3. Translate the bytecode from Java to Android (.class → .dex):

    First using Jill (.class → .jayce):

    java -jar SDK/build-tools/LATEST/jill.jar \
      --output classes.jayce src
    

    Then Jack (.jayce → .dex):

    java -jar SDK/build-tools/LATEST/jack.jar \
      --import classes.jayce --output-dex .
    

    Android bytecode used to be called "Dalvik executable code", and so "dex".

    You could replace steps 11 and 12 with a single call to Jack if you like; it can compile directly from Java source (.java → .dex). But there are advantages to compiling with javac. It's a better known, better documented and more widely applicable tool.

  4. Package up the resource files, including the manifest:

    aapt package -f \
      -F app.apkPart \
      -I SDK/platforms/android-API/android.jar \
      -M AndroidManifest.xml -S res -v
    

    That results in a partial APK file (Android application package).

  5. Make the full APK using the ApkBuilder tool:

    java -classpath SDK/tools/lib/sdklib.jar \
      com.android.sdklib.build.ApkBuilderMain \
      app.apkUnalign \
      -d -f classes.dex -v -z app.apkPart
    

    It warns, "THIS TOOL IS DEPRECATED. See --help for more information." If --help fails with an ArrayIndexOutOfBoundsException, then instead pass no arguments:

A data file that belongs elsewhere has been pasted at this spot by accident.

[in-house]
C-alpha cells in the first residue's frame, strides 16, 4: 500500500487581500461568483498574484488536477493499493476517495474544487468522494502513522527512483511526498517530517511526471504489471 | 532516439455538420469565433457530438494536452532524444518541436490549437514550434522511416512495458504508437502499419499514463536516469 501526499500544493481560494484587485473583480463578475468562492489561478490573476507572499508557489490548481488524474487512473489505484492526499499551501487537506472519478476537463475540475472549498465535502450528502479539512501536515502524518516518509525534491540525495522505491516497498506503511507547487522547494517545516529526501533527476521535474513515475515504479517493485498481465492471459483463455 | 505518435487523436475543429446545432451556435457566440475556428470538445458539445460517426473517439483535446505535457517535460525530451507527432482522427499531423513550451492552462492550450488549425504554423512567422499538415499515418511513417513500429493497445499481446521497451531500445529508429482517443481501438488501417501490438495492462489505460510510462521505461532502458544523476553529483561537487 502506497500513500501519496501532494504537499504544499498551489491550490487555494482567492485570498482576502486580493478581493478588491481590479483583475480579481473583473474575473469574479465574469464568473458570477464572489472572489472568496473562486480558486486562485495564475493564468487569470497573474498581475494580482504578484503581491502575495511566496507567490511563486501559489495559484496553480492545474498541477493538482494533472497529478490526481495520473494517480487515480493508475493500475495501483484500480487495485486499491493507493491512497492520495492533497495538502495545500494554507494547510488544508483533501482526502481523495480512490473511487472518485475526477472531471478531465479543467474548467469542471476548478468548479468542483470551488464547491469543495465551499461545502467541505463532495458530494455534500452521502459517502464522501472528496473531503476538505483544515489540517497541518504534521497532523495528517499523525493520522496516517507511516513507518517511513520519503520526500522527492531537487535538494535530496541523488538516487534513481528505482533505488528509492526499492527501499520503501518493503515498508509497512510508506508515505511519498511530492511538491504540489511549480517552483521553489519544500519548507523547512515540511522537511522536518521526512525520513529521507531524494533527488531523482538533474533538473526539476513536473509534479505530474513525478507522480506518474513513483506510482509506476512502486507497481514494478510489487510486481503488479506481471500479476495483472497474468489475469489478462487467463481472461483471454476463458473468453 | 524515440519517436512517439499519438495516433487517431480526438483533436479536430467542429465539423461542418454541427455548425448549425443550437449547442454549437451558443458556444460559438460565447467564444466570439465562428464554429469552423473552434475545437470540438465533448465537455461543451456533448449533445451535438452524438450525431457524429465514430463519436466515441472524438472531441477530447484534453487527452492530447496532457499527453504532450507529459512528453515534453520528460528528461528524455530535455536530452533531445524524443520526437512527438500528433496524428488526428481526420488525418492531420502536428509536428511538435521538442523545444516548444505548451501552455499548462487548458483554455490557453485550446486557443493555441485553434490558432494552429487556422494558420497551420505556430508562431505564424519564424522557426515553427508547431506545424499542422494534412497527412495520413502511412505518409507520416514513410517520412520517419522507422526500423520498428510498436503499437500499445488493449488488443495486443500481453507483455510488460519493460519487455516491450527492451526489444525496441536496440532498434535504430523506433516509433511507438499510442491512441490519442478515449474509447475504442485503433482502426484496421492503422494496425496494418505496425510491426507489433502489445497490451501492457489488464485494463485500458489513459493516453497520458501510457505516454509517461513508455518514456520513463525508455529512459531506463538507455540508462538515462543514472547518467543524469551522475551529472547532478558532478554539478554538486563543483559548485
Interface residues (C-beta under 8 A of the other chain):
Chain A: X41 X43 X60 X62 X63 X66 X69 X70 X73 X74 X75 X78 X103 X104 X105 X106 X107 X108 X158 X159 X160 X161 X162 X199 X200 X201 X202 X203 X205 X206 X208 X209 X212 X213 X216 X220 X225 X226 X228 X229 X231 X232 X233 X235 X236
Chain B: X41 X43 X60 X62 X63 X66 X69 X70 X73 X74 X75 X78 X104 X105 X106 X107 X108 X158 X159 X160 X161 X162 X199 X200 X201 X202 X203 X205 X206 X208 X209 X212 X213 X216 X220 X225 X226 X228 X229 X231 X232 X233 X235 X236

java -classpath SDK/tools/lib/sdklib.jar \
      com.android.sdklib.build.ApkBuilderMain
    

    It explains that the CLI (ApkBuilderMain) is deprecated in favour of directly calling the Java API (ApkBuilder). (If you know how to do that from the command line, please update this example.)

  6. Optimize the data alignment of the APK (recommended practice):

    zipalign -f -v 4 app.apkUnalign app.apk
    

Installing and running

  1. Install the app to the Android device:

    adb install -r app.apk
    
  2. Start the app:

    adb shell am start -n dom.domain/.SayingHello
    

    It should run and say hello.

That's all. That's what it takes to say hello using the basic Android tools.

Declaring a resource

This section is optional. Resource declarations aren't required for a simple "hello world" app. If they aren't required for your app either, then you could streamline the build somewhat by omitting step 10, and removing the reference to the res/ directory from step 13.

Otherwise, here's a brief example of how to declare a resource, and how to reference it.

  1. Add a resource file:

    mkdir res/values
    touch res/values/values.xml
    

    Content:

    <?xml version='1.0'?>
    <resources>
        <string name='appLabel'>Saying hello</string>
    </resources>
    
  2. Reference the resource from the XML manifest. This is a declarative style of reference:

    <!-- <application a:label='Saying hello'> -->
         <application a:label='@string/appLabel'>
    
  3. Reference the same resource from the Java source. This is an imperative reference:

    // v.setText( "Hello world" );
       v.setText( "This app is called "
         + getResources().getString( R.string.appLabel ));
    
  4. Test the above modifications by rebuilding, reinstalling and re-running the app (steps 10-17).

    It should restart and say, "This app is called Saying hello".

Uninstalling the app

adb uninstall dom.domain

See also